Posted by: Loren Coleman on June 25th, 2008
In Karl Shuker’s book, Extraordinary Animals Revisited, there is a subsection entitled “The Cryptic Case of the Colorado Platypus.” In actuality, the largest part of those two pages are devoted to a story of a supposed sighting of a platypus off the coast of Alaska.
Unfortunately, the investigation of the case is distracted by how the initial eyewitness labeled and linked what he saw with an exotic known animal’s name. People associate “seen cryptids” with the animal world they know or have seen on television. But, of course, platypuses are Australian, freshwater, and usually no bigger than 20 inches long, not Alaskan, marine, and six feet in length.
Nevertheless, this story has ended up in the “platypus file,” after it first was shared on the Bigfoot email list (on August 7, 1999). It then was posted on Chad Arment’s cryptozoology elist, and finally found its way into Karl Shuker’s chronicling of the encounter. My headline comes out of the overall question of it being called a “platypus,” not by the chroniclers but by the eyewitness. (Things like this happen in investigative skeptical cryptozoology. Items get a tag on them and gather dust in a file cabinet. We brush them off, once in awhile, and make inquiries about them again. New angles develop and new insights are seen.)
Therefore, below is the essence of how Rob Alley recorded the sighting first on that Bigfoot list:
Several years ago Mike F., a successful Ketchikan businessman, contractor and retired fisherman asked me…whether I had ever studied or read anything about platypuses in North America, specifically whether I knew of any prehistoric giant forms….
[Later he told me] that as a young man forty or so years ago he had stood on shore near Mountain Point south of Ketchikan and spent a minute watching an animal in the water at very close range that simply resembled a giant platypus. He described the creature as dark with a bill and feet like a platypus only the overall size was six feet or possibly greater. He gave no mention of the tail if there was one. The sighting was in shallow water on a rocky shoreline and the creature was close to the surface….
The man is an experienced commercial fisherman and stated categorically that it was not a known species of seal.
Ocean temp here doesn’t vary much from 50 degrees.
The investigator who interviewed the eyewitness is J. Robert Alley, the author of the 2003 book, Raincoast Sasquatch: The Bigfoot / Sasquatch Records of Southeast Alaska, Coastal British Columbia & Northwest Washington from Puget Sound to Yakutat. It is logical that Alley would be told such a story, considering the fact he is a lightning rod for cryptid sightings in Alaska.
(Ignore that the account is repeated at the end of Shuker’s subsection in summary, as if what is there is a different sighting. Overlook that a small mention of an alleged Colorado platypus incident leads off a paragraph and merges into the Alaskan case. And don’t pay attention to Shuker’s question about “where, precisely” did the “Mike F.” sighting occur, even though the account clearly says where it happened. Shuker told me recently those are just clerical, editing errors.)
The story contains the location of the Alaskan origins of this sighting. The city of Ketchikan is noted, and that’s a coastal location in Alaska, on a marine inlet that opens to the Gulf of Alaska. The specific location noted for the sighting, Mountain Point, is 6 miles south of Ketchikan, Alaska, and is today a well-known clear water snorkeling area off Alaska. This is an ocean sighting.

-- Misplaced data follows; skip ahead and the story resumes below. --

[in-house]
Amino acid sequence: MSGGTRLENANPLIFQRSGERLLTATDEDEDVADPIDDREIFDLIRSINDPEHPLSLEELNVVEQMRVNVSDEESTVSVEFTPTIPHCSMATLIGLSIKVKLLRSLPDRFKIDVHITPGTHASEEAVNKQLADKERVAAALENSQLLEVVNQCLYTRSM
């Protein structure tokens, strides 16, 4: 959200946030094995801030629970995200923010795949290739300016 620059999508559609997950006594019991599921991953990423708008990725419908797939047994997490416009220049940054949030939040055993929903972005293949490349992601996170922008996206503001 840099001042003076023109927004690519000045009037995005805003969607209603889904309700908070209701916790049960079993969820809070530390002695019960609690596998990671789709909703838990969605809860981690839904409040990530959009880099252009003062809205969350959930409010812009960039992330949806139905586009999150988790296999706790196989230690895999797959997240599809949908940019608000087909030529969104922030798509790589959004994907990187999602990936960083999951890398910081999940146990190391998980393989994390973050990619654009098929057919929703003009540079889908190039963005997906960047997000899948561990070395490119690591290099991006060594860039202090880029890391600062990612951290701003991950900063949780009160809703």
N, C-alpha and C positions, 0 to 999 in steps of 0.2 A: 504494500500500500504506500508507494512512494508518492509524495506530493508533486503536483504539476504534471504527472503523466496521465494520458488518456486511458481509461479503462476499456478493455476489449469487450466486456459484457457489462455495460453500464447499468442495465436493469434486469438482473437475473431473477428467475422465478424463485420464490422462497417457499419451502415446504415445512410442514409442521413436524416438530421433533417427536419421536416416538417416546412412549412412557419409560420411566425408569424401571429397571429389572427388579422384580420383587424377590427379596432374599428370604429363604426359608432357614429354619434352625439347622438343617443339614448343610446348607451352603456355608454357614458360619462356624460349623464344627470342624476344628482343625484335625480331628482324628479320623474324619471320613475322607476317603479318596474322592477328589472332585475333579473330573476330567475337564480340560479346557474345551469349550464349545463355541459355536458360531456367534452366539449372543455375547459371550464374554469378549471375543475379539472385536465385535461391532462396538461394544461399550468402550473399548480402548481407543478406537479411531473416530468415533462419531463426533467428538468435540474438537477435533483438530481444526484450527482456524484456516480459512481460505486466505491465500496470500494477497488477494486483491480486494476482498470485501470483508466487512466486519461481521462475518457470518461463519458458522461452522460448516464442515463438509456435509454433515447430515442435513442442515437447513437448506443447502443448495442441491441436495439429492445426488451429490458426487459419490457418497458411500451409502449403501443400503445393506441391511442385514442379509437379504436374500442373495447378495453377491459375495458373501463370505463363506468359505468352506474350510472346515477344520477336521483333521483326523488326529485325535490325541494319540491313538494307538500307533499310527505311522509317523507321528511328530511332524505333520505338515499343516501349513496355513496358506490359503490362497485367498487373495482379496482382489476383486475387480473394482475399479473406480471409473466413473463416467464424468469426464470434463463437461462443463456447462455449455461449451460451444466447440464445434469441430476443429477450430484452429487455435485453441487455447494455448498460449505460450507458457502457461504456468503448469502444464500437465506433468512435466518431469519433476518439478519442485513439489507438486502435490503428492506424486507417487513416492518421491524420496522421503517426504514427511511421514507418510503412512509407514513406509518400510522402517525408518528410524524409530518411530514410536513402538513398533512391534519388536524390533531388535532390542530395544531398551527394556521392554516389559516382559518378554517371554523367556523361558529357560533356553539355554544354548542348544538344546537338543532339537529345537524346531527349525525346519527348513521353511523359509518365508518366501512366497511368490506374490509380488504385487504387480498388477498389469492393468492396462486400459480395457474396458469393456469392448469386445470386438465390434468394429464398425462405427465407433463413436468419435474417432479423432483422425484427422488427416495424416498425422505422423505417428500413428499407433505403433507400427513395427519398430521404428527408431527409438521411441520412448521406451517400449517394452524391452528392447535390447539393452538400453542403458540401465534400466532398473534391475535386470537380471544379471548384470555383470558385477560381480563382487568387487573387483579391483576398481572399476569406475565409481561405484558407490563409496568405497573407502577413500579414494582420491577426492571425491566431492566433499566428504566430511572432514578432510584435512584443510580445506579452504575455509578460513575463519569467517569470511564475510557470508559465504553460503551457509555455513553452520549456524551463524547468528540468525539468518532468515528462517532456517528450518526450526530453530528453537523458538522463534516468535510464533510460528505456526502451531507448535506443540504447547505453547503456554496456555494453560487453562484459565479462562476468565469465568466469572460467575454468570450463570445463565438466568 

Could this cryptid be a turned around, misidentified pinniped, perhaps a sea-elephant, which makes more sense than a platypus? Perhaps it is something simpler?
No, says the eyewitness, “categorically…it was not a known species of seal.”
Does anyone have any experience with an animal off the coast of Alaska that could have been confused with a “six foot long platypus”?
Cryptozoology artist RobRoy Menzies of Alaska emails me this: “I would guess somebody saw a sea lion with a halibut in its mouth. I have experienced catching halibut only to watch sea lions tear it up and swim off with it!”
Suggested by Dave Pelley:
Suggested by Red Pill, pointed to by David Fullam:
San Cruz remains of a Baird’s Beaked Whale.
A bizarre footnote to this story is that the Latin name for the Alaskan blue king crab is Paralithodes platypus.
The one at the top is a Wild Safari replica from Safari Ltd.
Loren Coleman is one of the world’s leading cryptozoologists, some say “the” leading living cryptozoologist. Certainly, he is acknowledged as the current living American researcher and writer who has most popularized cryptozoology in the late 20th and early 21st centuries. Starting his fieldwork and investigations in 1960, after traveling and trekking extensively in pursuit of cryptozoological mysteries, Coleman began writing to share his experiences in 1969. An honorary member of Ivan T. Sanderson’s Society for the Investigation of the Unexplained in the 1970s, Coleman has been bestowed with similar honorary memberships of the North Idaho College Cryptozoology Club in 1983, and in subsequent years, that of the British Columbia Scientific Cryptozoology Club, CryptoSafari International, and other international organizations. He was also a Life Member and Benefactor of the International Society of Cryptozoology (now-defunct). Loren Coleman’s daily blog, as a member of the Cryptomundo Team, served as an ongoing avenue of communication for the ever-growing body of cryptozoo news from 2005 through 2013. He returned as an infrequent contributor beginning Halloween week of 2015. Coleman is the founder in 2003, and current director of the International Cryptozoology Museum in Portland, Maine.